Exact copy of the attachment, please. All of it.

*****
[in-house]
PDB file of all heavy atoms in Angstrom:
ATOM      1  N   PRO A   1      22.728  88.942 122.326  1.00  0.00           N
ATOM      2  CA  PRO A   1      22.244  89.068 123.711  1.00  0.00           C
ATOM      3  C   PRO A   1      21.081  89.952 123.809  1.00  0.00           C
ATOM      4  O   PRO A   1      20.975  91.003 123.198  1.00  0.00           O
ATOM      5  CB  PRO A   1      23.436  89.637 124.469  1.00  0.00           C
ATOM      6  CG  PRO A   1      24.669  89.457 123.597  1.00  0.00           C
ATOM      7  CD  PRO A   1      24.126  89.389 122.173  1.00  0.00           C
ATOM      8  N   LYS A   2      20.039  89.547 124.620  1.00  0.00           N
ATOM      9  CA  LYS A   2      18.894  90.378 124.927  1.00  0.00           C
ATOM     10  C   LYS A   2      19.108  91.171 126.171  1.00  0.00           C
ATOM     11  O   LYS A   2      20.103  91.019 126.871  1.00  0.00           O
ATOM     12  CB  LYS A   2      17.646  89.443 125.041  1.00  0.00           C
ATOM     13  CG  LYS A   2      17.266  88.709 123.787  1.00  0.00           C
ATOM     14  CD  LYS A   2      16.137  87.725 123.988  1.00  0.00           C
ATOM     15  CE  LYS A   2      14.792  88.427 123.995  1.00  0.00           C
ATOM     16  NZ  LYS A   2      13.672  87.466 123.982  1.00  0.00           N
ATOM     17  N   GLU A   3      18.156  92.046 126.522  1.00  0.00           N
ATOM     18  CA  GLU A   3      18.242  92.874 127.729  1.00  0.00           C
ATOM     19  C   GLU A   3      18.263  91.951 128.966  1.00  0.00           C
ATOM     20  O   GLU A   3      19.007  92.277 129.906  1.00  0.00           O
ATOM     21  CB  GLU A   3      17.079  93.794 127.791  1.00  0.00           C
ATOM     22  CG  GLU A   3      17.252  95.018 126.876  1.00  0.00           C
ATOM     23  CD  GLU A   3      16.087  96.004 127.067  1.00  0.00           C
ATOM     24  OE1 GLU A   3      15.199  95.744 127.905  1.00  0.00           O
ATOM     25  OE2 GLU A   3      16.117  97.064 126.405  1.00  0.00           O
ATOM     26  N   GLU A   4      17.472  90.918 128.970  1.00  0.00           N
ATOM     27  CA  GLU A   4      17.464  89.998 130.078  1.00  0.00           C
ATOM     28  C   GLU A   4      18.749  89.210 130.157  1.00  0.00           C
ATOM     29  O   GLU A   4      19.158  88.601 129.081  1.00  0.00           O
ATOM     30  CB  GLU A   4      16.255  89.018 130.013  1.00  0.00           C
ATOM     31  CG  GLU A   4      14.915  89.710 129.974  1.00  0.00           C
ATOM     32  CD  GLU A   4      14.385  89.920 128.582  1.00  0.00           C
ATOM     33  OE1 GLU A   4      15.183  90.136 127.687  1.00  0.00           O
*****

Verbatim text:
[in-house]
PDB file of all heavy atoms in Angstrom:
ATOM      1  N   PRO A   1      22.728  88.942 122.326  1.00  0.00           N
ATOM      2  CA  PRO A   1      22.244  89.068 123.711  1.00  0.00           C
ATOM      3  C   PRO A   1      21.081  89.952 123.809  1.00  0.00           C
ATOM      4  O   PRO A   1      20.975  91.003 123.198  1.00  0.00           O
ATOM      5  CB  PRO A   1      23.436  89.637 124.469  1.00  0.00           C
ATOM      6  CG  PRO A   1      24.669  89.457 123.597  1.00  0.00           C
ATOM      7  CD  PRO A   1      24.126  89.389 122.173  1.00  0.00           C
ATOM      8  N   LYS A   2      20.039  89.547 124.620  1.00  0.00           N
ATOM      9  CA  LYS A   2      18.894  90.378 124.927  1.00  0.00           C
ATOM     10  C   LYS A   2      19.108  91.171 126.171  1.00  0.00           C
ATOM     11  O   LYS A   2      20.103  91.019 126.871  1.00  0.00           O
ATOM     12  CB  LYS A   2      17.646  89.443 125.041  1.00  0.00           C
ATOM     13  CG  LYS A   2      17.266  88.709 123.787  1.00  0.00           C
ATOM     14  CD  LYS A   2      16.137  87.725 123.988  1.00  0.00           C
ATOM     15  CE  LYS A   2      14.792  88.427 123.995  1.00  0.00           C
ATOM     16  NZ  LYS A   2      13.672  87.466 123.982  1.00  0.00           N
ATOM     17  N   GLU A   3      18.156  92.046 126.522  1.00  0.00           N
ATOM     18  CA  GLU A   3      18.242  92.874 127.729  1.00  0.00           C
ATOM     19  C   GLU A   3      18.263  91.951 128.966  1.00  0.00           C
ATOM     20  O   GLU A   3      19.007  92.277 129.906  1.00  0.00           O
ATOM     21  CB  GLU A   3      17.079  93.794 127.791  1.00  0.00           C
ATOM     22  CG  GLU A   3      17.252  95.018 126.876  1.00  0.00           C
ATOM     23  CD  GLU A   3      16.087  96.004 127.067  1.00  0.00           C
ATOM     24  OE1 GLU A   3      15.199  95.744 127.905  1.00  0.00           O
ATOM     25  OE2 GLU A   3      16.117  97.064 126.405  1.00  0.00           O
ATOM     26  N   GLU A   4      17.472  90.918 128.970  1.00  0.00           N
ATOM     27  CA  GLU A   4      17.464  89.998 130.078  1.00  0.00           C
ATOM     28  C   GLU A   4      18.749  89.210 130.157  1.00  0.00           C
ATOM     29  O   GLU A   4      19.158  88.601 129.081  1.00  0.00           O
ATOM     30  CB  GLU A   4      16.255  89.018 130.013  1.00  0.00           C
ATOM     31  CG  GLU A   4      14.915  89.710 129.974  1.00  0.00           C
ATOM     32  CD  GLU A   4      14.385  89.920 128.582  1.00  0.00           C
ATOM     33  OE1 GLU A   4      15.183  90.136 127.687  1.00  0.00           O